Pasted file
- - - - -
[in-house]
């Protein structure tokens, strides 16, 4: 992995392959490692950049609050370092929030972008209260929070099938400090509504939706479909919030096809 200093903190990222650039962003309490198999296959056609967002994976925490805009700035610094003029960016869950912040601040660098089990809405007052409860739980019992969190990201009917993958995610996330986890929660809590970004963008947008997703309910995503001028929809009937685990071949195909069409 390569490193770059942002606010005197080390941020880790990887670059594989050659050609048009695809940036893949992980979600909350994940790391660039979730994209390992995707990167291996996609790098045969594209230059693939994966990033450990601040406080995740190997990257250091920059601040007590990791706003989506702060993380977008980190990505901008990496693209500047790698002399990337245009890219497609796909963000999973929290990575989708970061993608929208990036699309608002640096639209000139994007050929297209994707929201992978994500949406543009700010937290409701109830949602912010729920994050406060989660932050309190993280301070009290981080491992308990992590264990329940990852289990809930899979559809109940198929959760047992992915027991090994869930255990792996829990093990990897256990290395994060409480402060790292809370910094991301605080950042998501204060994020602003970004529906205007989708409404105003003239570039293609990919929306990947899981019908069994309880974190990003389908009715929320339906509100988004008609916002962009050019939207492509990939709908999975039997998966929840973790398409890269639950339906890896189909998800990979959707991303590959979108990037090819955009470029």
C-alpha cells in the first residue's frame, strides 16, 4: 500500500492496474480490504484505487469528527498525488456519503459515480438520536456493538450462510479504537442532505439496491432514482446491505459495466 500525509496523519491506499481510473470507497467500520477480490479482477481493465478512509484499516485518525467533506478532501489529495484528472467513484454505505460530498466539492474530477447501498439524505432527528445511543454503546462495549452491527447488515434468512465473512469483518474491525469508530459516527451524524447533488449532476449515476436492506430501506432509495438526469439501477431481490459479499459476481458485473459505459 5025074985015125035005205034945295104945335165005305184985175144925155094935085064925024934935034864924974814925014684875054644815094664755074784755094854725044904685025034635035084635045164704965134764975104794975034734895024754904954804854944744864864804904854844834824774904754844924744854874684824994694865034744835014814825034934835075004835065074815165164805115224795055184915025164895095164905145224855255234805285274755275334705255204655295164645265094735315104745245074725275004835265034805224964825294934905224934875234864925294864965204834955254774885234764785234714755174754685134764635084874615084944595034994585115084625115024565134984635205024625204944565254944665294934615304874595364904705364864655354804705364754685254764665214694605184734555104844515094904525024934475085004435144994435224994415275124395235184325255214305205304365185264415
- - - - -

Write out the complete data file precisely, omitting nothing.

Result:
[in-house]
């Protein structure tokens, strides 16, 4: 992995392959490692950049609050370092929030972008209260929070099938400090509504939706479909919030096809 200093903190990222650039962003309490198999296959056609967002994976925490805009700035610094003029960016869950912040601040660098089990809405007052409860739980019992969190990201009917993958995610996330986890929660809590970004963008947008997703309910995503001028929809009937685990071949195909069409 390569490193770059942002606010005197080390941020880790990887670059594989050659050609048009695809940036893949992980979600909350994940790391660039979730994209390992995707990167291996996609790098045969594209230059693939994966990033450990601040406080995740190997990257250091920059601040007590990791706003989506702060993380977008980190990505901008990496693209500047790698002399990337245009890219497609796909963000999973929290990575989708970061993608929208990036699309608002640096639209000139994007050929297209994707929201992978994500949406543009700010937290409701109830949602912010729920994050406060989660932050309190993280301070009290981080491992308990992590264990329940990852289990809930899979559809109940198929959760047992992915027991090994869930255990792996829990093990990897256990290395994060409480402060790292809370910094991301605080950042998501204060994020602003970004529906205007989708409404105003003239570039293609990919929306990947899981019908069994309880974190990003389908009715929320339906509100988004008609916002962009050019939207492509990939709908999975039997998966929840973790398409890269639950339906890896189909998800990979959707991303590959979108990037090819955009470029």
C-alpha cells in the first residue's frame, strides 16, 4: 500500500492496474480490504484505487469528527498525488456519503459515480438520536456493538450462510479504537442532505439496491432514482446491505459495466 500525509496523519491506499481510473470507497467500520477480490479482477481493465478512509484499516485518525467533506478532501489529495484528472467513484454505505460530498466539492474530477447501498439524505432527528445511543454503546462495549452491527447488515434468512465473512469483518474491525469508530459516527451524524447533488449532476449515476436492506430501506432509495438526469439501477431481490459479499459476481458485473459505459 5025074985015125035005205034945295104945335165005305184985175144925155094935085064925024934935034864924974814925014684875054644815094664755074784755094854725044904685025034635035084635045164704965134764975104794975034734895024754904954804854944744864864804904854844834824774904754844924744854874684824994694865034744835014814825034934835075004835065074815165164805115224795055184915025164895095164905145224855255234805285274755275334705255204655295164645265094735315104745245074725275004835265034805224964825294934905224934875234864925294864965204834955254774885234764785234714755174754685134764635084874615084944595034994585115084625115024565134984635205024625204944565254944665294934615304874595364904705364864655354804705364754685254764665214694605184734555104844515094904525024934475085004435144994435224994415275124395235184325255214305205304365185264415